Sure, he is a Barca legend and we will miss him.

  2. May 31, 2013

    Not surprised by the dip in his stats the last two years. It coincides very nicely with what I perceived as teams having more clear chances than they had the last two seasons. Last year the team struggled to cope defensively with the 3-4-3 and that resulted in a lot of clear cut chances. This year the team has just struggled defensively.

    Comparing to other keepers is nice and all, but it comes down to the fact that Valdes faces a fairly unique situation as a keeper due to Barcelona’s extremely high line and style of play.

    I think replacing him is going to be very difficult.

    • May 31, 2013

      I see your point.

      That’s why I not only compared him to the top keepers but also to the bottom. We might have given up more clear chances than previously, but do we give up more clear chances than the teams that are facing relegation? Remember that only two or three more saves would remove Valdes from that particularly ugly bracket. When I look at the goals we conceded, the saves were there to be made.

      Mind you I am not putting our defensive struggles all on Valdes’ shoulders, far from it, and yes, anytime a top team replaces a 10 year incumbent it is not going to be easy.

    • May 31, 2013

      I wouldn’t be surprised if a higher percentage of the shots on Barca’s goal are from clear cut chances than at relegation club.

      While Barca gives up less shot than relegation clubs, most of them come on the counter with the defenders doing their best to act like the red sea for Moses. Meanwhile at relegation clubs a disciplined defense is often the focus to make up for lack of ability elsewhere.

      Without looking at % of shots that are clear cut chances and comparing it with save rates it’s impossible to come to a definitive answer here (though that would take years – or an Opta membership to compile).

    • May 31, 2013

      I would be surprised, Calvin. I thought about your argument myself while writing the article.

      We do play a high back line, but our dominance of possession and, indeed, of the game goes some ways to make up for that. Relegation teams don’t park the bus in every game against every opponent and even when they do, they still give up chances. I repeat, VV only needed to save two or three more shots instead, three times in which he could have positioned himself fractionally better or gotten a slightly stronger touch on the ball in order to avoid being in that list. The difference is minimal and the opportunities for goalkeepers to make a difference are only a few per game.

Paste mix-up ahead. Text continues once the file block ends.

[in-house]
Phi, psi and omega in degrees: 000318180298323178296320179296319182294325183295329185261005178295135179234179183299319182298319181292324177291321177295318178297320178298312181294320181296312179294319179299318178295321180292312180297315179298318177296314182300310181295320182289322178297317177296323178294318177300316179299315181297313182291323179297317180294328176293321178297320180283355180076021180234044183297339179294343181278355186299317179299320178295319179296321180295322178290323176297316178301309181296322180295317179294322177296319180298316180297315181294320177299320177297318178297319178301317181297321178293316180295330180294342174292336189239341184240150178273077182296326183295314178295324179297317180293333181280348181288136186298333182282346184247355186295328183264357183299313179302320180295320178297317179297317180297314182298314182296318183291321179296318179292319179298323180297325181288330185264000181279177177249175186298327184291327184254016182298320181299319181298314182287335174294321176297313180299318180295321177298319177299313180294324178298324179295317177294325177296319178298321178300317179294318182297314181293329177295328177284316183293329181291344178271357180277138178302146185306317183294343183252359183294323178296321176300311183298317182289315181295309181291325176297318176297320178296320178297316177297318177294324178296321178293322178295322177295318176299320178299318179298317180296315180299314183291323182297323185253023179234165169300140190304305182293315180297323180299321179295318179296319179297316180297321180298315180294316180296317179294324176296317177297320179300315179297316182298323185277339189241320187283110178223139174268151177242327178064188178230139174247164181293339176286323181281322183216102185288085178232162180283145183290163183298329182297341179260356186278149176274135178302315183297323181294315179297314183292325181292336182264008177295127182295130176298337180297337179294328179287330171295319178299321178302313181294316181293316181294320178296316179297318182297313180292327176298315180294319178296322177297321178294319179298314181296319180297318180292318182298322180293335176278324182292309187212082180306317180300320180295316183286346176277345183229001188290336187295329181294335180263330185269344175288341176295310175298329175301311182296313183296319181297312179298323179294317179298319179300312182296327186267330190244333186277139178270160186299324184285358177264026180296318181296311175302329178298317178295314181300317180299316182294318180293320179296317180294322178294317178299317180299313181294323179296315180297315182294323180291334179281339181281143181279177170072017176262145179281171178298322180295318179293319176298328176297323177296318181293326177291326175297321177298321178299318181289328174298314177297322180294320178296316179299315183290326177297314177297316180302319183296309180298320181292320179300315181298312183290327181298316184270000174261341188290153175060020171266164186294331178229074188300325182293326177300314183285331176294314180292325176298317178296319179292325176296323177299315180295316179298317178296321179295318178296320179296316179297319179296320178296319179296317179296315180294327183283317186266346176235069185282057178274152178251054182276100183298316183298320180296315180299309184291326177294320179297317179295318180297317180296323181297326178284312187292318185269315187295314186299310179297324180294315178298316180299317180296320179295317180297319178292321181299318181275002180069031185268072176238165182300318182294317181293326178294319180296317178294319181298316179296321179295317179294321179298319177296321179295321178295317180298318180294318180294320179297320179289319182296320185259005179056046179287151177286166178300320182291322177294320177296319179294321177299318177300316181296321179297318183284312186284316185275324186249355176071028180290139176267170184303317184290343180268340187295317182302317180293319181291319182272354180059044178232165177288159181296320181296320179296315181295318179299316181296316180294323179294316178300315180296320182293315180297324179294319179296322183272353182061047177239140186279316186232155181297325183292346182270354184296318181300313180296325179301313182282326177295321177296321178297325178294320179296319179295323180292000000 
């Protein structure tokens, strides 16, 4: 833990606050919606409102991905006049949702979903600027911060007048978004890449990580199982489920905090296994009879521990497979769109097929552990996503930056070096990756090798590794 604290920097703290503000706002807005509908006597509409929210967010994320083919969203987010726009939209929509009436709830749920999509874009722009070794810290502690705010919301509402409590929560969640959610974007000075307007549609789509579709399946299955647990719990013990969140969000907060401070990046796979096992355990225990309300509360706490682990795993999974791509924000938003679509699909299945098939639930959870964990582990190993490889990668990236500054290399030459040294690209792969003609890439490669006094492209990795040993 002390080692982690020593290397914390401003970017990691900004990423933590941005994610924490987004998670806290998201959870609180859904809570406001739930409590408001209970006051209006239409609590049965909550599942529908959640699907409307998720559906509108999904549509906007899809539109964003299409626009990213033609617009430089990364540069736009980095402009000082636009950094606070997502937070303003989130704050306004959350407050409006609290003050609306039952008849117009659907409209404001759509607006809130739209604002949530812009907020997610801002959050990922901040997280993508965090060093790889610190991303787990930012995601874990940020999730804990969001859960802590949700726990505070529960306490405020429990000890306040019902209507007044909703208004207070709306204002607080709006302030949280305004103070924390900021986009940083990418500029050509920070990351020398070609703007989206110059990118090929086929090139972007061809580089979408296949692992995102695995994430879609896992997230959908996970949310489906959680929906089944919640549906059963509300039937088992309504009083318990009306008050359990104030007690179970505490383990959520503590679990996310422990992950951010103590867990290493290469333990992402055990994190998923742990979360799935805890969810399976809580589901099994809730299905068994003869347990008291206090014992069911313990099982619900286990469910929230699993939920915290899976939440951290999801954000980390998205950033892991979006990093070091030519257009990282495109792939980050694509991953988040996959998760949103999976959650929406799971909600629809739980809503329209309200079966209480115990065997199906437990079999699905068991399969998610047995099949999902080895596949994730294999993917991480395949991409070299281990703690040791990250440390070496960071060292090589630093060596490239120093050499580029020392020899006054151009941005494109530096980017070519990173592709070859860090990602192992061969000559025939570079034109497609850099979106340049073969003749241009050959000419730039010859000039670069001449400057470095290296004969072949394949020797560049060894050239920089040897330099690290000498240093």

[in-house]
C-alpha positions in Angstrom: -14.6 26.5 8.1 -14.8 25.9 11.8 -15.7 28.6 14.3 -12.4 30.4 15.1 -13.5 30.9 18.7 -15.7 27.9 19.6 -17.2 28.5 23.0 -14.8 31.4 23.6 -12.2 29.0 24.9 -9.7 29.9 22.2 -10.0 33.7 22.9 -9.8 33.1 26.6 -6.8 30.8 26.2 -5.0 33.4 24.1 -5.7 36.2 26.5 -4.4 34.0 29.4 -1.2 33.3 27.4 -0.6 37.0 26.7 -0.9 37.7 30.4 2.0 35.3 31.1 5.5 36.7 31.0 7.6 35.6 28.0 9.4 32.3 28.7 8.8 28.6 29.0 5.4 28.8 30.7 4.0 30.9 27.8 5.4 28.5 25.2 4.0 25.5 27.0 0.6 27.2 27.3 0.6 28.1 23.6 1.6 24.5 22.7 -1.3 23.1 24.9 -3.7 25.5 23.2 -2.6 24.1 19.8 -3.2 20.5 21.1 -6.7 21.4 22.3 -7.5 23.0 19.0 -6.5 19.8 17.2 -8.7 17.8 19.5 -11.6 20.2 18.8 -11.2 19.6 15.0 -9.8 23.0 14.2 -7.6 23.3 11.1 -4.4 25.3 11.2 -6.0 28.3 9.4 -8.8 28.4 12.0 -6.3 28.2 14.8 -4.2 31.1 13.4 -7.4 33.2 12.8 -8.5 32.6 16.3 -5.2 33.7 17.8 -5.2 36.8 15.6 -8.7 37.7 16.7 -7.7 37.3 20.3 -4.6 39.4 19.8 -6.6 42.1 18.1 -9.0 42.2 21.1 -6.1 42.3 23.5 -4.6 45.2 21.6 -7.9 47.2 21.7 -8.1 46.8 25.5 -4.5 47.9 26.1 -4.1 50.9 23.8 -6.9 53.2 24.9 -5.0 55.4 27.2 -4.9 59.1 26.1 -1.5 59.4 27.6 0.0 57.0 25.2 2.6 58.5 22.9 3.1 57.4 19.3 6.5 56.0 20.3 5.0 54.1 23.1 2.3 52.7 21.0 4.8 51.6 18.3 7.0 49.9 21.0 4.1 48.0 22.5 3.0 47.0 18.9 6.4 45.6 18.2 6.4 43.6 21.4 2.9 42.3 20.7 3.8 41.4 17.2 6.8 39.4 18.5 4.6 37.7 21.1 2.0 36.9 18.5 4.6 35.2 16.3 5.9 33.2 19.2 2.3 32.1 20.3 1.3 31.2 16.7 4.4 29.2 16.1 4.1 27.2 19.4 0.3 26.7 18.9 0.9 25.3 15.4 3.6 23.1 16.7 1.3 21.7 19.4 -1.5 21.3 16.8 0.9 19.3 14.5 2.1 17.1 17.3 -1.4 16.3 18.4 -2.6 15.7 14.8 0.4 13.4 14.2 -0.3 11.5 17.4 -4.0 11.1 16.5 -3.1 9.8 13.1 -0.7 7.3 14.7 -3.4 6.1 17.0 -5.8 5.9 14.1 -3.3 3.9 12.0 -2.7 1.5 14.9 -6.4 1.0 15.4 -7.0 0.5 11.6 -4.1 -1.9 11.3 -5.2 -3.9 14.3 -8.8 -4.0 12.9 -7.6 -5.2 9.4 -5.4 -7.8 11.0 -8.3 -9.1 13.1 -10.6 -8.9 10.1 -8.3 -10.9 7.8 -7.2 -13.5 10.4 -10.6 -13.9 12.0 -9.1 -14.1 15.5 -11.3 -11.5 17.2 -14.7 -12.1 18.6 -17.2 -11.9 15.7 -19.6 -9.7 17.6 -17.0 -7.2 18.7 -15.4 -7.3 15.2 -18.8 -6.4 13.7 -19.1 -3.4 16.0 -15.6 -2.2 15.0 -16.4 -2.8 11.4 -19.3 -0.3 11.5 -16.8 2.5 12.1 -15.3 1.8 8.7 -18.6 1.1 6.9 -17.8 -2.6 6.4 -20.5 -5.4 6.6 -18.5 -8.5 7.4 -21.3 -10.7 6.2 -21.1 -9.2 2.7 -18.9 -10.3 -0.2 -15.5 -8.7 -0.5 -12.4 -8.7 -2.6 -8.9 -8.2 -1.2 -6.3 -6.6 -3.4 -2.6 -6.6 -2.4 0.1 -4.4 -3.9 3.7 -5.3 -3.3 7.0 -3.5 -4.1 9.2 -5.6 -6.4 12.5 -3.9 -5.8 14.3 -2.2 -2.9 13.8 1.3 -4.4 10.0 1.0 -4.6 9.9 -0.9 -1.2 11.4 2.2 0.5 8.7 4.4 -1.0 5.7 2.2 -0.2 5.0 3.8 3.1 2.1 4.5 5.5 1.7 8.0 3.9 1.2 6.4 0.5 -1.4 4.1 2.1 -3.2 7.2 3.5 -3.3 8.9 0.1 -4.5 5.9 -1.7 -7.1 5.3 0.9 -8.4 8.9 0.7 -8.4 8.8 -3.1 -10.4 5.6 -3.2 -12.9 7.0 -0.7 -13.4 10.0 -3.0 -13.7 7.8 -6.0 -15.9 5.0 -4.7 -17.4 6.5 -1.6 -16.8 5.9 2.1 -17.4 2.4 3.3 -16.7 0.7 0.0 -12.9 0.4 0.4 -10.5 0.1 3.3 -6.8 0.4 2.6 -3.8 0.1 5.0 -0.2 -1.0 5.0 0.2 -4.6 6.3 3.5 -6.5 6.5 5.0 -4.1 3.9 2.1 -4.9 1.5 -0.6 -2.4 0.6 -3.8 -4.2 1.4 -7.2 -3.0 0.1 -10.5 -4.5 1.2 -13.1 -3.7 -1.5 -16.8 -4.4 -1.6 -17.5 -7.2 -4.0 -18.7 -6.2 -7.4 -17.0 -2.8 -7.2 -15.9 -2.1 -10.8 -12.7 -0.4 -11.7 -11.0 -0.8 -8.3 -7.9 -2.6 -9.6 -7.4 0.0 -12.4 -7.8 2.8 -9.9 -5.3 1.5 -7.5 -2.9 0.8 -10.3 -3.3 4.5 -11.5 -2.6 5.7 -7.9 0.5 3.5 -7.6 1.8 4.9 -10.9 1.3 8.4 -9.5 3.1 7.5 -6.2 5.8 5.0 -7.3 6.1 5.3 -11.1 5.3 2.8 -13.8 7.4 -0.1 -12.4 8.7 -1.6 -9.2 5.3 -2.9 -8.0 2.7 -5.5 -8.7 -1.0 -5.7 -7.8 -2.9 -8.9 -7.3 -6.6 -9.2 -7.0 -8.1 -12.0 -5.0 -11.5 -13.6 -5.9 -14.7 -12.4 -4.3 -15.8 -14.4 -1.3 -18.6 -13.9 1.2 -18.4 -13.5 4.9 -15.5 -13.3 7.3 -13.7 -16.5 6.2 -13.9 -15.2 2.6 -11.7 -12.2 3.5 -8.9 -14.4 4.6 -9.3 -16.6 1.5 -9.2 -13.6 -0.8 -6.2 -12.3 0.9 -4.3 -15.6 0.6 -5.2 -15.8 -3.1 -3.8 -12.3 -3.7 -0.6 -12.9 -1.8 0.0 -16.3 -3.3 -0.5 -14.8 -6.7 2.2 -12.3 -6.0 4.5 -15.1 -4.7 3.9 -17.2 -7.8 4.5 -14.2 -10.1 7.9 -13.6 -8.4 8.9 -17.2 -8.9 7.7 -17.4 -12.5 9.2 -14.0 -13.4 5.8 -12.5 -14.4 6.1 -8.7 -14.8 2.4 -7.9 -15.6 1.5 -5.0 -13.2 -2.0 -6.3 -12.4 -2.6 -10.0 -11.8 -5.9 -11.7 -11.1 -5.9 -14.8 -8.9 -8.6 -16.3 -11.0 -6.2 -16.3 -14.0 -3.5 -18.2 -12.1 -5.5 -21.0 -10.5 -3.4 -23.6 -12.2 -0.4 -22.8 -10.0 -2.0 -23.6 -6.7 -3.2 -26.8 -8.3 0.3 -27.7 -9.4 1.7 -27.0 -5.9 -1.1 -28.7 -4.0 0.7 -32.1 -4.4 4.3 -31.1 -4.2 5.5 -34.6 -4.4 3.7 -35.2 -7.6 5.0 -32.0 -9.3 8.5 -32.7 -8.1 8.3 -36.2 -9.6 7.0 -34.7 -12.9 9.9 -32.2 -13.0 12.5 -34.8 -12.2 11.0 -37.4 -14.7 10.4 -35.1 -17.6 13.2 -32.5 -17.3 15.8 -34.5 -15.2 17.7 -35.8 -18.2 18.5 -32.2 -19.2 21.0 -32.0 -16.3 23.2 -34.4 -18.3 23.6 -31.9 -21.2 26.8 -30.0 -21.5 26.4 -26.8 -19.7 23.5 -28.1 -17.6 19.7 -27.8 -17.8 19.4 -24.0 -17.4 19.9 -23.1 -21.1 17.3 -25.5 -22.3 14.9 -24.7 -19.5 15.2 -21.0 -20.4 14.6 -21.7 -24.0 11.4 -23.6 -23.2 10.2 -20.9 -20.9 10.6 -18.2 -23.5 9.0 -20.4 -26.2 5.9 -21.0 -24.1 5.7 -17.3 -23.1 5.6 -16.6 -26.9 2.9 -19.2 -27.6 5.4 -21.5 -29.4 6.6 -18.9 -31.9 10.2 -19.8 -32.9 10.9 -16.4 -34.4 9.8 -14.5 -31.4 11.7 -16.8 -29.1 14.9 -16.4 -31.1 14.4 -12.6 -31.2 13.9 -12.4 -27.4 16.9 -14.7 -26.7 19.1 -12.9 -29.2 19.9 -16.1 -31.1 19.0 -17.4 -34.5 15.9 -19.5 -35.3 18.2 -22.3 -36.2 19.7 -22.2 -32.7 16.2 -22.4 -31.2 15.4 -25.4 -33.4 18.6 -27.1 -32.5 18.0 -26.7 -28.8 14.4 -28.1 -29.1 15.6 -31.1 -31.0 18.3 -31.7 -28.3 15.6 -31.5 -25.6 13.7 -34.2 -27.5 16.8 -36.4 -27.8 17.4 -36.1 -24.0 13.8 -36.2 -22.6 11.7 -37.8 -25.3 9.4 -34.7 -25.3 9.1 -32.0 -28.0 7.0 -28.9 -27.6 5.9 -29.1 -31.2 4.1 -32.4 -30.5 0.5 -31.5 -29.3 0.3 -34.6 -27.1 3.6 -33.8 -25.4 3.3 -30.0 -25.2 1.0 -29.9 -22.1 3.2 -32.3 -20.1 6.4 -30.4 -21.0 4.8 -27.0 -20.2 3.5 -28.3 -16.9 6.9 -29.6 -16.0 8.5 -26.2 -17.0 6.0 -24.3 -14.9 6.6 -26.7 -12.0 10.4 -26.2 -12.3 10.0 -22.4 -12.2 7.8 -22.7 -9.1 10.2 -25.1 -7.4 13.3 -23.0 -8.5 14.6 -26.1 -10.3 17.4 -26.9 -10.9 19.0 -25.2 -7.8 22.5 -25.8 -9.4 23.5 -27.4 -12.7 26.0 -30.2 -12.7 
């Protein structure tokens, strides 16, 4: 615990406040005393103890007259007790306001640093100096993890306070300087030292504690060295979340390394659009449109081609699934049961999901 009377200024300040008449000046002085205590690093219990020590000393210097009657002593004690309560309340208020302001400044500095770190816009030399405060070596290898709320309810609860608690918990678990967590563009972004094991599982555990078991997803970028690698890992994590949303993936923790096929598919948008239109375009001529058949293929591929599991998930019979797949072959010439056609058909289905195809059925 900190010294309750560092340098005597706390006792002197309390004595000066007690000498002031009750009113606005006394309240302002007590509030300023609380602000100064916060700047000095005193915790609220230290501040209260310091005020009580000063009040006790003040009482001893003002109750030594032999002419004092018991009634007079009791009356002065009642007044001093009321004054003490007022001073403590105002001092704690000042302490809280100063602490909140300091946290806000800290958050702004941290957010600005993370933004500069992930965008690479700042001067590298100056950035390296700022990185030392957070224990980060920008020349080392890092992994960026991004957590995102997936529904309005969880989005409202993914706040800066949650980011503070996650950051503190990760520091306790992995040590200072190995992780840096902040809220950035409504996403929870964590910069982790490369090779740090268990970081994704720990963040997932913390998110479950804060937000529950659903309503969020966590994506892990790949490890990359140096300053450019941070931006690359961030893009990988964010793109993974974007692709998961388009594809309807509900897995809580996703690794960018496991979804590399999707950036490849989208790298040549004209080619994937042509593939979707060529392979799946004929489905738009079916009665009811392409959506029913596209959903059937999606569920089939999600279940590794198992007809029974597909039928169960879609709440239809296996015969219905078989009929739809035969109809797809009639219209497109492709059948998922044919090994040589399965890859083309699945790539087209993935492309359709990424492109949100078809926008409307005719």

I also think that shot quality is more important than clear cut chances. A striker can be through on goal by his lonesome and shoot the ball straight at the keeper (cough, Higuain, cough, Pedro, cough). Or a striker can get half a chance and bury it in the top corner.

      When I looked at the goals conceded over the past seasons, I looked at the shot quality more than at the quality of the chance. Not that I was blind, though. I was surprised how many goals in 09/10 and 10/11 came from clear chances created by our opponents playing the ball behind our defensive line. More than I remembered, and although this season has been worse, it has not been by much.

      All in all we have given up 3 shots on goal per game. That is an extremely low number, even when compared to other top clubs. It is not as if all those shots have been clear cut chances or one-on-one’s. For example, we have actually defended quite well against set pieces in the league, a situation which often results in practically unstoppable goals (from the keepers’ perspective).

      I think what would really be needed for a definite answer is to look at all shots and crosses at and around Victor Valdes’ goal and that of other keepers to make a fair comparison. Opta membership would indeed be awesome, and I’m far from a stat geek.

  3. Bill
    May 31, 2013

    Wow! What a quality and comprehensive piece on Valdes! Thank you for this. No way I could have explained this as well as you have.

    Like you so aptly put it, Valdes has provided tremendous stability for the team between the sticks and enabled the organization to focus on other needs. So we are grateful for that.

    I’ve said it here before that my biggest frustration with Valdes in the last two years was his complete lack of courage to keep passing even after making mistakes. I felt like he started taking a somewhat selfish path by just kicking the ball upfield. Selfish because no one could blame him for making a blunder but the result was we immediately lost the ball and our midgets had to start defending again.

    That’s the last two years. But in the long term, the most disconcerting part of Valdes’ goalkeeping ability was his inability to stop balls that pass right next to him. He doesn’t like leading with his legs and as a result, too many easy shots beat him. Even without seeing Levon’s statistics, it was clear to me that the team has a great opportunity to improve this part of the team.